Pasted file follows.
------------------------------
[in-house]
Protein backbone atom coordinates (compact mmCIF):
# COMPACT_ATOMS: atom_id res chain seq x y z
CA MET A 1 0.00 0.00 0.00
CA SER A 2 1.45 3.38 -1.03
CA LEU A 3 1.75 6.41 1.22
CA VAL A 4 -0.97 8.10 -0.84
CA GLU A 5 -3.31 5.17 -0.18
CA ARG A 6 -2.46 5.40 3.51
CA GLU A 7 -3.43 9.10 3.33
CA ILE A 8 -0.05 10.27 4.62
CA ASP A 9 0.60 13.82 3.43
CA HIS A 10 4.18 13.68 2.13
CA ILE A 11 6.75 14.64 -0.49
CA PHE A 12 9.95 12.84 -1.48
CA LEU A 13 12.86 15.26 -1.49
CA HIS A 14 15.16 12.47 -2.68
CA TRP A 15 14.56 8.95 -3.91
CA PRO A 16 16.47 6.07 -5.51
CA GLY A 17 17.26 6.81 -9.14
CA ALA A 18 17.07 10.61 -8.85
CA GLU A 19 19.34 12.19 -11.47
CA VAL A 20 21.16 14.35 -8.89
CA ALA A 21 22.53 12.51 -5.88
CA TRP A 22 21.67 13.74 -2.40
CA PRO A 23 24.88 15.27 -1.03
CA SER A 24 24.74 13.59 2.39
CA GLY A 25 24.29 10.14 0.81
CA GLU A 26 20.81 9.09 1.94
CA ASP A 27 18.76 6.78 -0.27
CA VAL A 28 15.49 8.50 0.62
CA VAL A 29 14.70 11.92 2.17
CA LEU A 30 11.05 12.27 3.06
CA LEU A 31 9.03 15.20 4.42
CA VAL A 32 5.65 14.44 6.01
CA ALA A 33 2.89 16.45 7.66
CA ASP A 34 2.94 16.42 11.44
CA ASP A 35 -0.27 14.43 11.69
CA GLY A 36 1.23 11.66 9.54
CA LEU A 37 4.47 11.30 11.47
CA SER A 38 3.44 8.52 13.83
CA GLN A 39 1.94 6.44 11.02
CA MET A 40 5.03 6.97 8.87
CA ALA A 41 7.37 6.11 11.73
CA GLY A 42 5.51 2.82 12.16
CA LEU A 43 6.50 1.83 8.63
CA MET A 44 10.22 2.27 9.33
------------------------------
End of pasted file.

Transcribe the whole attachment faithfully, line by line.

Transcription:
[in-house]
Protein backbone atom coordinates (compact mmCIF):
# COMPACT_ATOMS: atom_id res chain seq x y z
CA MET A 1 0.00 0.00 0.00
CA SER A 2 1.45 3.38 -1.03
CA LEU A 3 1.75 6.41 1.22
CA VAL A 4 -0.97 8.10 -0.84
CA GLU A 5 -3.31 5.17 -0.18
CA ARG A 6 -2.46 5.40 3.51
CA GLU A 7 -3.43 9.10 3.33
CA ILE A 8 -0.05 10.27 4.62
CA ASP A 9 0.60 13.82 3.43
CA HIS A 10 4.18 13.68 2.13
CA ILE A 11 6.75 14.64 -0.49
CA PHE A 12 9.95 12.84 -1.48
CA LEU A 13 12.86 15.26 -1.49
CA HIS A 14 15.16 12.47 -2.68
CA TRP A 15 14.56 8.95 -3.91
CA PRO A 16 16.47 6.07 -5.51
CA GLY A 17 17.26 6.81 -9.14
CA ALA A 18 17.07 10.61 -8.85
CA GLU A 19 19.34 12.19 -11.47
CA VAL A 20 21.16 14.35 -8.89
CA ALA A 21 22.53 12.51 -5.88
CA TRP A 22 21.67 13.74 -2.40
CA PRO A 23 24.88 15.27 -1.03
CA SER A 24 24.74 13.59 2.39
CA GLY A 25 24.29 10.14 0.81
CA GLU A 26 20.81 9.09 1.94
CA ASP A 27 18.76 6.78 -0.27
CA VAL A 28 15.49 8.50 0.62
CA VAL A 29 14.70 11.92 2.17
CA LEU A 30 11.05 12.27 3.06
CA LEU A 31 9.03 15.20 4.42
CA VAL A 32 5.65 14.44 6.01
CA ALA A 33 2.89 16.45 7.66
CA ASP A 34 2.94 16.42 11.44
CA ASP A 35 -0.27 14.43 11.69
CA GLY A 36 1.23 11.66 9.54
CA LEU A 37 4.47 11.30 11.47
CA SER A 38 3.44 8.52 13.83
CA GLN A 39 1.94 6.44 11.02
CA MET A 40 5.03 6.97 8.87
CA ALA A 41 7.37 6.11 11.73
CA GLY A 42 5.51 2.82 12.16
CA LEU A 43 6.50 1.83 8.63
CA MET A 44 10.22 2.27 9.33